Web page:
‘Military operations are not governed solely by stipulations of international law. There are other factors. Conscience, good sense, and the sense of duty imposed by the principles of humanity will be the surest guides for the conduct of sailors, and will constitute the most effective guarantee against abuses. The officers of the German Navy, I loudly proclaim it, will always fulfill in the strictest fashion the duties which emanate from the unwritten law of humanity and civilisation with such a subject as the authorship of the war. The proceedings and discussions, charges and counter-charges, if adequately and dispassionately examined, might consume much time, and the result might conceivably confuse the simpler issues into which the tribunal will be charged to enquire.’

While this prolonged investigation was proceeding some witnesses might disappear, the recollection of others would become fainter and less trustworthy, offenders might escape, and the moral effect of tardily imposed punishment would be much less salutary than if punishment were inflicted while the memory of the wrongs done was still fresh and the demand for punishment was insistent.

We therefore do not advise that the acts which provoked the war should be charged against their authors and made the subject of proceedings before a tribunal. There can be no doubt that the invasion of Luxemburg by the Germans was a violation of the Treaty of London of 1867, and also that the invasion of Belgium was a violation of the Treaties of 1839. These Treaties secured neutrality for Luxemburg and Belgium, and in that term were included freedom, independence and security for the population living in those countries. They were contracts made between the High Contracting Parties to them and involve an obligation which is recognised in international Law.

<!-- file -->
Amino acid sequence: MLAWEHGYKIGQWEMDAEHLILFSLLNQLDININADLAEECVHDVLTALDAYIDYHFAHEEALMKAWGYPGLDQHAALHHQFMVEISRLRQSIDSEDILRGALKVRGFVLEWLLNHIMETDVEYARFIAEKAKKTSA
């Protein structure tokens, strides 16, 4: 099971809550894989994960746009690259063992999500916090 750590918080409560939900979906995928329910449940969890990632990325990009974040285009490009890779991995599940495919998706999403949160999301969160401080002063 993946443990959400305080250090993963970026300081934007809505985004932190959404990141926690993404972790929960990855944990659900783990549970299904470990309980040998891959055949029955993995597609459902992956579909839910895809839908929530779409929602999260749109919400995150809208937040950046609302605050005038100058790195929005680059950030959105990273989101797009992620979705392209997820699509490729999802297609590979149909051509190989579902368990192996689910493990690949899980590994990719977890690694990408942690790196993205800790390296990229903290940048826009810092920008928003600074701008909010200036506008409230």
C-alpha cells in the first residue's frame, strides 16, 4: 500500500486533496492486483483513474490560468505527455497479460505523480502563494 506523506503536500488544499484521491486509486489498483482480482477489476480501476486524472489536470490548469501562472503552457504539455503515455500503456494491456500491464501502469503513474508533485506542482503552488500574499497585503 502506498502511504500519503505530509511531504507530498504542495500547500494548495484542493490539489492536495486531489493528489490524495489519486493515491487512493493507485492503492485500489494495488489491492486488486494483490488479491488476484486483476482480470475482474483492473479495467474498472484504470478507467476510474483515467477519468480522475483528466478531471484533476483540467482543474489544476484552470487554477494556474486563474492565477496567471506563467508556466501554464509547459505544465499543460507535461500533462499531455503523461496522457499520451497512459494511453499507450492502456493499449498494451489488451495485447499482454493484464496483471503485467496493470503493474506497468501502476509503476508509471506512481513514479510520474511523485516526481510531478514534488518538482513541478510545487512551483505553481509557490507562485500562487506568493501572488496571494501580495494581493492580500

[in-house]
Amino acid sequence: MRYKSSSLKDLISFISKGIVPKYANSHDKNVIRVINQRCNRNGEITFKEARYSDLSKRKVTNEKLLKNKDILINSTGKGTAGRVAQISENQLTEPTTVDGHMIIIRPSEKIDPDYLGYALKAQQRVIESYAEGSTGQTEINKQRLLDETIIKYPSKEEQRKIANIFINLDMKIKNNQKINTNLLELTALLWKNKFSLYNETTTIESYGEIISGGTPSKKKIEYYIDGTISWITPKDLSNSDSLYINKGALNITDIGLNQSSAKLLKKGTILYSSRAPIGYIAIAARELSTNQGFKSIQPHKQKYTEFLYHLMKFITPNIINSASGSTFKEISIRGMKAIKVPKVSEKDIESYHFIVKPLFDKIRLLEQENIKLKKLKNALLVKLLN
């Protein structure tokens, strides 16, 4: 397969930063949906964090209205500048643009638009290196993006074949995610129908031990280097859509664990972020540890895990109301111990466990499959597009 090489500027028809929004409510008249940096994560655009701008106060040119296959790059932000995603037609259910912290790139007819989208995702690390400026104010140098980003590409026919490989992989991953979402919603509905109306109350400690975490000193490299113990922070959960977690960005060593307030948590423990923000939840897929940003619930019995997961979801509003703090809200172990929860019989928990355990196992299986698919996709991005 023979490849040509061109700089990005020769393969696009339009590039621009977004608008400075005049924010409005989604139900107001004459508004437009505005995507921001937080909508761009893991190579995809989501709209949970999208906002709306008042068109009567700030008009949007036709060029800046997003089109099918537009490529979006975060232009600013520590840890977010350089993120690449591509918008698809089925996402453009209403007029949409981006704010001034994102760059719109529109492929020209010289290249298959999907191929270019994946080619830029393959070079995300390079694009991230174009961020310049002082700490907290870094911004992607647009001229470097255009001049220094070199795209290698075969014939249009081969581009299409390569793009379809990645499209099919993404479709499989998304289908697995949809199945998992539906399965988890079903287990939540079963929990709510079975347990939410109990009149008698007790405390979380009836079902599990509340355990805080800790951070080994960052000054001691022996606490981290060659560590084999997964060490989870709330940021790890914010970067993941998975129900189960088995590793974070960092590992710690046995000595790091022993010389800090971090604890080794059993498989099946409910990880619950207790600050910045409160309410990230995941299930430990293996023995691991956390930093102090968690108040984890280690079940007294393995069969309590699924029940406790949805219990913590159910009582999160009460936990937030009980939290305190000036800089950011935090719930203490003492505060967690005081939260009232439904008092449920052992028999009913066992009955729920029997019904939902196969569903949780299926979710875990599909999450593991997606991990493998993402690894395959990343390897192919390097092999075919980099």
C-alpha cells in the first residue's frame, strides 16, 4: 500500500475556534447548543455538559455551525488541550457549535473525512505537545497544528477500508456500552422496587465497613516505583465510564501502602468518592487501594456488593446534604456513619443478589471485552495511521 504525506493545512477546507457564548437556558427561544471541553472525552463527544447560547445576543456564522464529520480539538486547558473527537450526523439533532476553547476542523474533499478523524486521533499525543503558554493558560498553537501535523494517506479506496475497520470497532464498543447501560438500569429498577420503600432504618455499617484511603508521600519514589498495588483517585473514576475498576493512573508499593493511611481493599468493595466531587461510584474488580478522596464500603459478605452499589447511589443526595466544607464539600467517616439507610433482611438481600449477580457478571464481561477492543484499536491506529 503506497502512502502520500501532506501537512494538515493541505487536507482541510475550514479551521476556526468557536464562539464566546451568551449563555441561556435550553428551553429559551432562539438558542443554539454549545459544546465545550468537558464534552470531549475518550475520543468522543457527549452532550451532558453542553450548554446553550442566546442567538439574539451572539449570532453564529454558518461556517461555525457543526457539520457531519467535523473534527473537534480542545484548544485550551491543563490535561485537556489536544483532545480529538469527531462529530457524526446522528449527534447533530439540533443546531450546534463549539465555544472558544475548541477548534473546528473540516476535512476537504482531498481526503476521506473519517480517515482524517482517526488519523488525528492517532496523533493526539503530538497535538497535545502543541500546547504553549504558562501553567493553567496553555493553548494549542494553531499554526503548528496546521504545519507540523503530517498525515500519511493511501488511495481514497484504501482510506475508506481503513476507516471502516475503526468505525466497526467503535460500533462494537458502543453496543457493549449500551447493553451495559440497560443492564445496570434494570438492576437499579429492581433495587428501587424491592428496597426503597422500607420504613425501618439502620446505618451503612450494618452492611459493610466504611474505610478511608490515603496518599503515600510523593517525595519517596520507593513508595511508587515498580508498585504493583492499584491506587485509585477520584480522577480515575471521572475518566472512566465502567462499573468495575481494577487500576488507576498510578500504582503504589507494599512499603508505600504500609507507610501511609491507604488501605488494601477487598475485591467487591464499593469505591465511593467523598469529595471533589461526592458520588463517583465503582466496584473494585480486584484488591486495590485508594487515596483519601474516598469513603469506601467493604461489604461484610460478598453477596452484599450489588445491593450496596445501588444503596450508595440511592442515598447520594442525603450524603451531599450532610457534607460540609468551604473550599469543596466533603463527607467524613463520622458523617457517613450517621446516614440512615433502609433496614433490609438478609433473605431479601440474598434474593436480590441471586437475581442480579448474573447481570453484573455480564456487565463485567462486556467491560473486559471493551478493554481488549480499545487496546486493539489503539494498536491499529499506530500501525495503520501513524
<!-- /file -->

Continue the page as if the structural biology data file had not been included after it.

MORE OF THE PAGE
The Treaty of 1839 with regard to Belgium and that of 1867 with regard to Luxemburg were deliberately violated, not by some outside Power, but by one of the very Powers which had undertaken not merely to respect their neutrality, but to compel its observance by any other Power which might attack it. The neglect of its duty by the guarantor adds to the gravity of the failure to fulfill the undertaking given. It was the transformation of a security into a peril, of a defence into an attack, of a protection into an assault. It constitutes, moreover, the absolute denial of the independence of States too weak to interpose a serious resistance, an assault upon the life of a nation which resists, an assault against its very existence while, before the resistance was made, the aggressor, in the guise of tempter, offered material compensations in return for the sacrifice of honour. The violation of inter- national law was thus an aggravation of the attack upon the independence of States which is the fundamental principle of inter- national right. And thus a high-handed outrage was committed upon international engagements, deliberately, and for a purpose which cannot justify the conduct of those who were responsible.